I’m tired of the “Ponzi” meme

Hello readers; I’m @lemony-cricket and I was just waiting for everyone else to stop posting. I’m still here, and I will be until the witnesses turn out the lights; I promise.



Charles Ponzi, the original conman himself source. Public domain.


People really hate cryptocurrency.

Since the very early days of Bitcoin, there have been those who seek to destroy it or at least relish in its failure. There are a wide variety of reasons for this; some of them I can think of are:

  • Envy. “I didn’t get rich off this, so why should these people?”
  • Schadenfreude. “These guys are losing so much money it’s hilarious.”
  • Ethics. “Crypto is making millionaires out of the worst people in the world.”
  • Vindication. “I knew it was going to crash eventually. Was only a matter of time.”
  • Speculation. “I have an open short position; I hope Bitcoin crashes to zero.”
  • Environmentalism. “Bitcoin is a huge waste of natural resources.”
  • Conflict of interest. “Cryptocurrency threatens my business or other interests.”
  • Skepticism. “There is no value in Bitcoin. It is a ponzi scheme.”

I am mildly sympathetic to some of these, particularly the environmental, conflict of interest, and ethical concerns. I don’t mean to say that I hold these views myself; it’s just that I believe they are valid points and, to some degree, I believe they deserve more credit than they are given by the community.

There are many valid arguments against cryptocurrency, but the “ponzi” bogeyman is an absolutely invalid one that keeps coming back. I’m going to focus on that one today.

Semantics aside, it just doesn’t fit.

I could take the easy way out and cite the literal definition of a Ponzi scheme. As Wikipedia tells us:

A Ponzi scheme […] is a form of fraud in which a purported businessman lures investors and pays profits to earlier investors using funds obtained from newer investors.

Very few cryptocurrencies fit this definition. There are exceptions, most notably Bitconnect and certain Ethereum smart contracts, but these could hardly be called currencies in the first place; they are centrally-issued and “token” fits better (though the lines are very easily blurred between the two).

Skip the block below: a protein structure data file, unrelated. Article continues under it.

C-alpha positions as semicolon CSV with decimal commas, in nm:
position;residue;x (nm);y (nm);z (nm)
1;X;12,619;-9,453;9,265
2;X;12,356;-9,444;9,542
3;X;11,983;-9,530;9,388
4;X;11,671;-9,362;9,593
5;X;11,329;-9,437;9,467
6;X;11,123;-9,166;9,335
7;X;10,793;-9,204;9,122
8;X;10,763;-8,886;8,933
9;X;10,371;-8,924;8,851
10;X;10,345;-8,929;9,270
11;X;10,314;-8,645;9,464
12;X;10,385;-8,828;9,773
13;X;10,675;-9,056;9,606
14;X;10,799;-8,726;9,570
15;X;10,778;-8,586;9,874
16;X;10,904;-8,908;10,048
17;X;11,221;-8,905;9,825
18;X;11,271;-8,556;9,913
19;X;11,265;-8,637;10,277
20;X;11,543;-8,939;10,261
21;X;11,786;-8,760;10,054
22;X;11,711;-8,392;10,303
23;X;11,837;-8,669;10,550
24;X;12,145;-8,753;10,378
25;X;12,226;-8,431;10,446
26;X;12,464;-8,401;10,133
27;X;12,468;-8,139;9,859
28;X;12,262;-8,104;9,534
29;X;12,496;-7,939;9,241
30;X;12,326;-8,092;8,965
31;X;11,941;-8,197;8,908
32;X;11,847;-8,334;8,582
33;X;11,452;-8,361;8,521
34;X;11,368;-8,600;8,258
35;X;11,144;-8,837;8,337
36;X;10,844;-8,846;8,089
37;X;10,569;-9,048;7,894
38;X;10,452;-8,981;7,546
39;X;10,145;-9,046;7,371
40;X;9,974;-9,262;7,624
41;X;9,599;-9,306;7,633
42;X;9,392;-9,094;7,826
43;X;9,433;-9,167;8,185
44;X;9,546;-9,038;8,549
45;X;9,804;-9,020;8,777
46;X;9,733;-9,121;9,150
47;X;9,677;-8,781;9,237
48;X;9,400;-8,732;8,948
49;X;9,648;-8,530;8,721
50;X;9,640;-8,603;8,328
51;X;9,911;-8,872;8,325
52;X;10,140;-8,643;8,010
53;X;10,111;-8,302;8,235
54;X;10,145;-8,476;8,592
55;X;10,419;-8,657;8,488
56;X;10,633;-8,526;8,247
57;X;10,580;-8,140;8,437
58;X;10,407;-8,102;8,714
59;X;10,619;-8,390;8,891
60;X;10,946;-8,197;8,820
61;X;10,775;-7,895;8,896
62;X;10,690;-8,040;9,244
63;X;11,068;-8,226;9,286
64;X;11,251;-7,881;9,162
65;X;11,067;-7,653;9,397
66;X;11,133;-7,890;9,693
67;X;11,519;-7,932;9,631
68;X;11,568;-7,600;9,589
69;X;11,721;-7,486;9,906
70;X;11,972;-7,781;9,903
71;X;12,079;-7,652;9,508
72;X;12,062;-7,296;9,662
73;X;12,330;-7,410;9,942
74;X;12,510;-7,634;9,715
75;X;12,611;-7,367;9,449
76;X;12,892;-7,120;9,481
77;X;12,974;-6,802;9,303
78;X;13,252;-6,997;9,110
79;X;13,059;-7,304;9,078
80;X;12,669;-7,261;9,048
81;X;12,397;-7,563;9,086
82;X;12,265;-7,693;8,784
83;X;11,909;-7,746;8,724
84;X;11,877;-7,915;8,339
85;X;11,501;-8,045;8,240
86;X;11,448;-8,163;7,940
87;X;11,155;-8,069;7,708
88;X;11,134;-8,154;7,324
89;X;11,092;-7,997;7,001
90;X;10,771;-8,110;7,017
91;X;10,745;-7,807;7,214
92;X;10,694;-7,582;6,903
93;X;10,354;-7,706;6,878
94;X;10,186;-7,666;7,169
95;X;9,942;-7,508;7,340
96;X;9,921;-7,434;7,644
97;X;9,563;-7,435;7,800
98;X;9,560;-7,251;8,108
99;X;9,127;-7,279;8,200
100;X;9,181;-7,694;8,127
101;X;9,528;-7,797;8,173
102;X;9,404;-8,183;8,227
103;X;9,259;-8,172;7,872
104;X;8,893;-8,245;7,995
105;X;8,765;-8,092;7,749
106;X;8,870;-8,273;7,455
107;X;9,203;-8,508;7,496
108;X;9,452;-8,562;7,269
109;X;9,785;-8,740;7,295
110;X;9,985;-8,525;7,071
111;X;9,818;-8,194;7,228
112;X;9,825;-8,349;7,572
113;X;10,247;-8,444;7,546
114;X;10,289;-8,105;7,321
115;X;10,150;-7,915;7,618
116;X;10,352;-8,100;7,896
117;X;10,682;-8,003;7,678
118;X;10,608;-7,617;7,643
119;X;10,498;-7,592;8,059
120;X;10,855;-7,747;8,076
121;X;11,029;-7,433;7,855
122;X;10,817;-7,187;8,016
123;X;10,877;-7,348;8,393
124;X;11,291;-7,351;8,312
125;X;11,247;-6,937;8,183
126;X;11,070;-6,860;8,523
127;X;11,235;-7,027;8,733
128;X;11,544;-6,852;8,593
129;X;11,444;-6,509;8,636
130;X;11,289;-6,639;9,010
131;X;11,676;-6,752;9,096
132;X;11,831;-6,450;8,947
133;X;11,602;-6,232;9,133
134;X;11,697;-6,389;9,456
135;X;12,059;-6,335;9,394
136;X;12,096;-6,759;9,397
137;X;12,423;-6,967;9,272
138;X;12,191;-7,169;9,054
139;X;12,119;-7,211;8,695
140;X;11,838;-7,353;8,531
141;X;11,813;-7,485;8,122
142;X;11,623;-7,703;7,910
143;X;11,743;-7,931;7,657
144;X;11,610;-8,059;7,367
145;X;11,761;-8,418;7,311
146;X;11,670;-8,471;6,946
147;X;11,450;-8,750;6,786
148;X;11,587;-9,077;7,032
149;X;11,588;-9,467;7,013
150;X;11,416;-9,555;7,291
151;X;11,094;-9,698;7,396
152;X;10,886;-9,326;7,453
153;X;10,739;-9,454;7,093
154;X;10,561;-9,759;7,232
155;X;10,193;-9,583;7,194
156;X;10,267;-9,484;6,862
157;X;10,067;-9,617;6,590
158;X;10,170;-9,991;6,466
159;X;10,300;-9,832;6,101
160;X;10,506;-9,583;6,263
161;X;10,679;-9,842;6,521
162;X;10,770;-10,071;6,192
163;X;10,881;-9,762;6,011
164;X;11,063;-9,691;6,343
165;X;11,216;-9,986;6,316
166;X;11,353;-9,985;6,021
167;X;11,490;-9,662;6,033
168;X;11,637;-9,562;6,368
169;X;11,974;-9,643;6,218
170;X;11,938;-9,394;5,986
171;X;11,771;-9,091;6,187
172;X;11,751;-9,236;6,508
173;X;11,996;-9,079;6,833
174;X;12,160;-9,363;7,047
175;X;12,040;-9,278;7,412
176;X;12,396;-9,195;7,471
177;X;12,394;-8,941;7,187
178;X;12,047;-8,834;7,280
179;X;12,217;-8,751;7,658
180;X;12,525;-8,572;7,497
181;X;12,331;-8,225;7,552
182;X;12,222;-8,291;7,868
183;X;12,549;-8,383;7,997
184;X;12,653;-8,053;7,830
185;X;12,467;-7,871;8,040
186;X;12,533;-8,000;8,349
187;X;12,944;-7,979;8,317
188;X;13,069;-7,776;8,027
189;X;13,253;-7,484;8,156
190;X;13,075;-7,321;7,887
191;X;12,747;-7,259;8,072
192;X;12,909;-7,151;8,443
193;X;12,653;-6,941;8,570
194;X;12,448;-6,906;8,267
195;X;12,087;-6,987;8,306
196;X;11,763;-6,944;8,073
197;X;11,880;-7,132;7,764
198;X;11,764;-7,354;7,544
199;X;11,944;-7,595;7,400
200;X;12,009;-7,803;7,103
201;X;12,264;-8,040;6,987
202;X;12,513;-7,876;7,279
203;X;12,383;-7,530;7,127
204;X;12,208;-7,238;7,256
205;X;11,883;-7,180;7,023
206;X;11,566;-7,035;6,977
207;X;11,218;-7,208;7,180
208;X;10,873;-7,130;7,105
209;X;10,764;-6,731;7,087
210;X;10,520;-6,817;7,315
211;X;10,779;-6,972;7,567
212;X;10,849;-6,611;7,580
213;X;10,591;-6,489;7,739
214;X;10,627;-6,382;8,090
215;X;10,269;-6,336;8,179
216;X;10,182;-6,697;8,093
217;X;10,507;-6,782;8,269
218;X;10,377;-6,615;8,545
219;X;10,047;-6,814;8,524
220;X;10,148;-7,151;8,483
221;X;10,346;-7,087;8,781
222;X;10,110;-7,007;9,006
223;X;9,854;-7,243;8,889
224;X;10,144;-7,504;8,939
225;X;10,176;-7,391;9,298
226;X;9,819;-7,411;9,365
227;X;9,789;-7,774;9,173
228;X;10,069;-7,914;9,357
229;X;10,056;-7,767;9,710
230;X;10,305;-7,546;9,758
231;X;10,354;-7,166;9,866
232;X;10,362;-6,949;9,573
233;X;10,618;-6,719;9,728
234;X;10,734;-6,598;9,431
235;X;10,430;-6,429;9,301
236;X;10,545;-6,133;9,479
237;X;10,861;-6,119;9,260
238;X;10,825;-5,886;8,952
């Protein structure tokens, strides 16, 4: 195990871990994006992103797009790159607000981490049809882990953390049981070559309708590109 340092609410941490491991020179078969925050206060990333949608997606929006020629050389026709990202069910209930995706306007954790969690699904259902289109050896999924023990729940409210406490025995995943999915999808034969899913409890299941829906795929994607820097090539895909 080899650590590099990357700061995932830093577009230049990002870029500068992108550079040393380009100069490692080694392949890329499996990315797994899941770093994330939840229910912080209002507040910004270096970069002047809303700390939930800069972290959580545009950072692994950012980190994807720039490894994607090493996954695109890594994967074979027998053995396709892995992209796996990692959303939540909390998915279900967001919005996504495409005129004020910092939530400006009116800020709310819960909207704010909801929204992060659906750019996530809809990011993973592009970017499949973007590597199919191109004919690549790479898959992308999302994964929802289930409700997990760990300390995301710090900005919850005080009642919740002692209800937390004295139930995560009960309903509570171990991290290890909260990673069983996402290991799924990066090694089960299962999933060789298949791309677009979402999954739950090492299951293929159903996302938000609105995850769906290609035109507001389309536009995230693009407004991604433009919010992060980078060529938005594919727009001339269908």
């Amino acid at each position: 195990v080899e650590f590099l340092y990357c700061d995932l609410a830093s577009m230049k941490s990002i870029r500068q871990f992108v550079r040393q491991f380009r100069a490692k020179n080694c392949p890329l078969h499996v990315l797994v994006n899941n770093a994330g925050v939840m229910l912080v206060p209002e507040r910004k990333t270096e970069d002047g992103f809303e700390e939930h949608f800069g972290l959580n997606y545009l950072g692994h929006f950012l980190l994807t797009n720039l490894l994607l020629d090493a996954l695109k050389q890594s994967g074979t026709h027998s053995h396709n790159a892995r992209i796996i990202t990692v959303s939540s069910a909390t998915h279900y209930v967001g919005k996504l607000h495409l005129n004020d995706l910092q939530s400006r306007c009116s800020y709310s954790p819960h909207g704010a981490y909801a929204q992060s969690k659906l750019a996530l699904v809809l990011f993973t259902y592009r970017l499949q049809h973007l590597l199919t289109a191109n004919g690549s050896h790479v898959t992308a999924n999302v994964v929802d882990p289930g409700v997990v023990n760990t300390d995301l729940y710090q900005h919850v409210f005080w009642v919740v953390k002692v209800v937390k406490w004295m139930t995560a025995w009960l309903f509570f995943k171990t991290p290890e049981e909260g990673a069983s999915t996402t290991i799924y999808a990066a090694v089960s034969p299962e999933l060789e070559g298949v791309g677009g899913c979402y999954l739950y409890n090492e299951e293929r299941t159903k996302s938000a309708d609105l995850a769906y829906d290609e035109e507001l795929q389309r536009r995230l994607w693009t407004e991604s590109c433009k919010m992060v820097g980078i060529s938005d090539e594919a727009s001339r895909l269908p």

But what people really mean when they say that cryptocurrency is a Ponzi scheme is that it has no intrinsic value; that it serves as a wealth redistribution mechanism which favours those who bought in at lower prices… oh, and we usually have to assume that that last part is a bad thing for the sake of this argument.

Consensus is valuable.

I feel that anyone who denies this is either ignorant, closed-minded, or being dishonest on purpose; for sake of one of the motives listed above, perhaps, or some other ulterior motive I didn’t think to list. The reason I feel this way is simple: not valuable to you does not mean not valuable at all. Value is subjective… and there is a real value in consensus technology.

Regardless of whether Bitcoin rewards early adopters (it does), or whether this is justified (it is), the fact that all those miners are working to secure the network makes Bitcoin the most secure medium of consensus in history, and in exchange for this creation of value, the network pays the miners in newly minted coins. Even if the value of Bitcoin itself drops to zero, that innovation is not going away. Consensus technology has been let out of Pandora’s box, and it will always have a place in the world at any price or level of legitimacy.

To those who stick to their “Ponzi” guns for the greater good: I understand that the societal impacts of cryptocurrency may be unfavourable in some ways. There can be no avoiding these issues. The ecological impact is probably non-negligible (though I have yet to read any credible study on Bitcoin’s carbon footprint). There are a lot of people with questionable morals who are a lot richer now than perhaps they should be, and if Bitcoin continues to rise in value, they’ll get even richer.

The existence and use of cryptocurrency definitely threatens certain aspects of our way of life, but I don’t think that gives people licence to be dishonest. The fact is: you aren’t going to miraculously save humanity from crypto by lying to people. Instead, we should focus on how we can use consensus technology to better the world… because it’s not going away anytime soon. 🍋